The Dr. Viola Garfield fonds is housed at the University of Washington Special Collections. She carried out field work in the summer of 1932, 1935 and 1937 at the Tsimshian village of Port Simpson, British Columbia. An Ediphone machine provided by the University of Washington Anthropology Department was used to record and store the songs on wax cylinders, which were deposited at the University. The recordings were transferred to the open reel format in 1971. More information is available in Dr. Viola Garfield's book Tsimshian Clan and Society (1939), available in the MOA Reading Room, call number 12.7 TSI GAR.

A document that accompanied this recording contains the following text:
Document text:
Cylinder 14561
000 - Song # 1 - Matthew Johnson - marriage song composed for the wedding of Legaik’s sister to ni•s nawa•
030 - Song # 2 - Matthew Johnson - entertainment and potlaching song, a song belonging to Legaik
080 - Song #3 - Matthew Johnson - supernatural power song ni•s nawa, Sky Spirit
137 - Song #4 - Matthew Johnson - a winant secret society power song belonging to ni•s nawa• Kilutsan chief
168 - Song #5 - Matthew Johnson – a secret society song or ludzista•l song
Cylinder 14562
190 - Song #6 - Matthew Johnson, a dog eater society song. nute•m, ni•s nawa, giluska’u
255 - Song #7 - Matthew Johnson –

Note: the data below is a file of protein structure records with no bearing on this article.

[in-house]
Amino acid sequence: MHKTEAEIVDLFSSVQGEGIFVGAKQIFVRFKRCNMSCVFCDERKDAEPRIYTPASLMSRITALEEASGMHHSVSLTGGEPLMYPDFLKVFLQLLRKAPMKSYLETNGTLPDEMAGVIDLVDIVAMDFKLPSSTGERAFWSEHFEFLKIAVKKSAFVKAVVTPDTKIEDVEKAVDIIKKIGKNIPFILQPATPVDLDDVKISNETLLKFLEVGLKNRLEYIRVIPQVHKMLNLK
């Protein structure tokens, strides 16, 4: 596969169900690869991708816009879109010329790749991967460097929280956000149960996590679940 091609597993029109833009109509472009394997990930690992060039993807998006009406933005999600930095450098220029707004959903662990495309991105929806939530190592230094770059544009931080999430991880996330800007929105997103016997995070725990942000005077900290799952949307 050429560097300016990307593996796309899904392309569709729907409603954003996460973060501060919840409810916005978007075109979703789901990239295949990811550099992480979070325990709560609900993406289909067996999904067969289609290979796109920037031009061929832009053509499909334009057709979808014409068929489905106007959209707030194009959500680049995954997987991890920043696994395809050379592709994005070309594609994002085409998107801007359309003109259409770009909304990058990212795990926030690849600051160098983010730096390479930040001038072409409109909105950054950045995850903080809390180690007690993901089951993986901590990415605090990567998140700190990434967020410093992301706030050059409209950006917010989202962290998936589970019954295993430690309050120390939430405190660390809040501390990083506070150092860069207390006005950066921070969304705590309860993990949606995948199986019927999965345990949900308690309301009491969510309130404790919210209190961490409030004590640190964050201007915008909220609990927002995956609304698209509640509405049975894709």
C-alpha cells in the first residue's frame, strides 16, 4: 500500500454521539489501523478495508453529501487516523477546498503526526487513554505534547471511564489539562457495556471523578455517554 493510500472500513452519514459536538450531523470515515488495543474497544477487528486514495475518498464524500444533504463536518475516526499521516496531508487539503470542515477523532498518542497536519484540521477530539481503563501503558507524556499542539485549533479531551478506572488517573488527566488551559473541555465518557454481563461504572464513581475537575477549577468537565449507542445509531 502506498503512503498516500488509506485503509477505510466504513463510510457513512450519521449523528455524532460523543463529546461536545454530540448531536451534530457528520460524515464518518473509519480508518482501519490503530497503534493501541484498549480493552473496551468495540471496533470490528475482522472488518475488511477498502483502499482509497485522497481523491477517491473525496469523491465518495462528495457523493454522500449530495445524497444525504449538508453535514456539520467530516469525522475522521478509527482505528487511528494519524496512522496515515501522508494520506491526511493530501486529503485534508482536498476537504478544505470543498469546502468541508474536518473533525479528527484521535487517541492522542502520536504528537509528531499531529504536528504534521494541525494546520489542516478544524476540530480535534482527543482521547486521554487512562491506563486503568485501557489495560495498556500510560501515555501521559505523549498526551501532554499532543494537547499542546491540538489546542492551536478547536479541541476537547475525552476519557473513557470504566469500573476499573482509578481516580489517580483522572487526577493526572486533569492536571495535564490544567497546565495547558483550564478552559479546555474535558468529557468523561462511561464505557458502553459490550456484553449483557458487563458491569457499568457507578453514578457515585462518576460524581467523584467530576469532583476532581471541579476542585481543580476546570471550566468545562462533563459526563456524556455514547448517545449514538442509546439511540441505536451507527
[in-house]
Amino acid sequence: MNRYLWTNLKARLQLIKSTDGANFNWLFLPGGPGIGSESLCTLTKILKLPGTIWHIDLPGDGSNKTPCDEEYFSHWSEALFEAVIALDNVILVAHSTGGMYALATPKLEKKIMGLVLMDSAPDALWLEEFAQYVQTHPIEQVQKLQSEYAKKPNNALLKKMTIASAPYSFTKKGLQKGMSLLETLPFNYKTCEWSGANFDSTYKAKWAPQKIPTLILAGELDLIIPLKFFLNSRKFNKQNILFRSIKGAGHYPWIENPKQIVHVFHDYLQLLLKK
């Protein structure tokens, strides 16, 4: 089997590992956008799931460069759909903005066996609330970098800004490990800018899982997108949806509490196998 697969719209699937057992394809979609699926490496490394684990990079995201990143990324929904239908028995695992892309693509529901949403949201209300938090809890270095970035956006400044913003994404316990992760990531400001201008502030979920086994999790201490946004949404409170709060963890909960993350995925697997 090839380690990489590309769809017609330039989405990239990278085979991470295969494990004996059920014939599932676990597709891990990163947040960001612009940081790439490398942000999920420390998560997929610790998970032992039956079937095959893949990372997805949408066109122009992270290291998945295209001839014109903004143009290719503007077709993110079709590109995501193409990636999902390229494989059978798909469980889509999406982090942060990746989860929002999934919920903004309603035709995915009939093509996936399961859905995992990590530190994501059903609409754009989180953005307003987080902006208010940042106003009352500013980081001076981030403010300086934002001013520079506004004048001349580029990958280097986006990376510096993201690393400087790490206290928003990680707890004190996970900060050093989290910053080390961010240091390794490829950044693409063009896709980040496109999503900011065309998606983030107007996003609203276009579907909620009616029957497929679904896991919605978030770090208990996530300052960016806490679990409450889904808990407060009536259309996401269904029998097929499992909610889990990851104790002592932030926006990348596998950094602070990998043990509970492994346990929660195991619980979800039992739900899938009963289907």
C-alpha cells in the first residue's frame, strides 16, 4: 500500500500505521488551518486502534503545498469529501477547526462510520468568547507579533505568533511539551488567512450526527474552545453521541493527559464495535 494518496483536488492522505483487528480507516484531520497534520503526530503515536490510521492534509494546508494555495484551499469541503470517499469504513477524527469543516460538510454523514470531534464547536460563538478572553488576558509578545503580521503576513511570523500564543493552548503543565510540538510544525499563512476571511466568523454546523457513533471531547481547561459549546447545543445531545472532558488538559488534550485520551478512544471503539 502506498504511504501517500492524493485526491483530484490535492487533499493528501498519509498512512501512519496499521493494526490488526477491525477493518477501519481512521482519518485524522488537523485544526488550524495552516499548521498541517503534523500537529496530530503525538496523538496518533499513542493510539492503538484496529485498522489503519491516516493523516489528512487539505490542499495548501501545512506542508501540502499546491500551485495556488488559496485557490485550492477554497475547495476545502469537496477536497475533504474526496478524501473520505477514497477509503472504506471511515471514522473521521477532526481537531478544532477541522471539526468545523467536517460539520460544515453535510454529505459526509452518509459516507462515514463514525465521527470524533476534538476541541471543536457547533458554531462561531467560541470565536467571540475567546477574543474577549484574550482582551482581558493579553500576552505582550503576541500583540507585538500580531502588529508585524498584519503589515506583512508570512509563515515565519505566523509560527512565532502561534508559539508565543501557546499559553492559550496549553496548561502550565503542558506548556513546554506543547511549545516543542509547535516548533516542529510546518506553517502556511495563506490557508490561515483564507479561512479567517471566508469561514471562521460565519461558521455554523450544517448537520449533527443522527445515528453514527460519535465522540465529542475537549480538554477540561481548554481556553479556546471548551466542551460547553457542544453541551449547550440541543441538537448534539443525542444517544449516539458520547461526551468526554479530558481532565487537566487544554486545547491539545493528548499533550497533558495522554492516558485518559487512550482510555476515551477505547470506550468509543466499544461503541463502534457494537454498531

300 - Song #8 - Matthew Johnson - boasting song for potlatch of Legaic’s tribe
Cylinder 14563
385 - Song #10 - Matthew Johnson - supernatural power song. Legaik, wiskani•st
475 - Song #11 - Matthew Johnson - dirge ni•s nawa• limkoi
530 - Song #12 - Matthew Johnson - dirge gispaxbts, gilutsa’u
588 - Song #13 - Matthew Johnson - dirge
Cylinder 14564
614 - Song #14 - Mrs. Marsden (sp.?) – wolf clan song of kitsees
665 - Song #15 - Mrs. Marsden - song belonging to the supernatural power name lugaxli’bam laxha belonging to ni•syagane•t
774 - Song #16 - Mrs. Marsden - ni•sgune (gitsecs) supernatural power song
825 - Song #17 - Mrs. Marsden – supernatural (naxnog) power song, house of welk

Nisga'a

File mainly contains historical images of the Nisga'a villages, peoples, and of Nisga'a totem poles. Other images are of modern day Nisga'a totem poles housed in museums in Canada and the United States. The textual records contained in this file are catalogue cards which provide some of the photograph's context, providing information such as the location of the photograph, the people in the photographs, which museum and/or archive collection the image belongs to, and/or the image's catalogue number.

Photos of canoes

File contains images of canoes from various Northwest Coast First Nations communities including Tsimshian, Haida, Nuxalk, Kwakwaka'wakw and Nuu-chah-nulth.

Lecture on Women and bears, February 26, 1974

Item is an audio recording of a lecture given by Wilson Duff on “Women and Bears.” Duff uses the story of the woman who married a bear, represented in a Haida sculpture, to frame a discussion of the disenfranchisement of First Nations women under the Indian Act, the Lavell case (AG v. Lavell, 1971) and the Bedard case (R v. Bedard, 1973), and Haida and Nisga’a art. Lecture is recorded on both Side A and Side B.

Norman Tait

File contains images of Norman Tait and his work at various stages of his career. In addition is a copy of transcript of an interview with Norman Tait conducted by Marjorie Halpin.

Alaska State Museum

File contains correspondence and art packages. The two art packages consists of Northwest Coast Art and The Whale House of the Chilkat. These packages contain historic photographs with full explanations, as well as high lighting the design elements. They were published by the Alaska State Museum.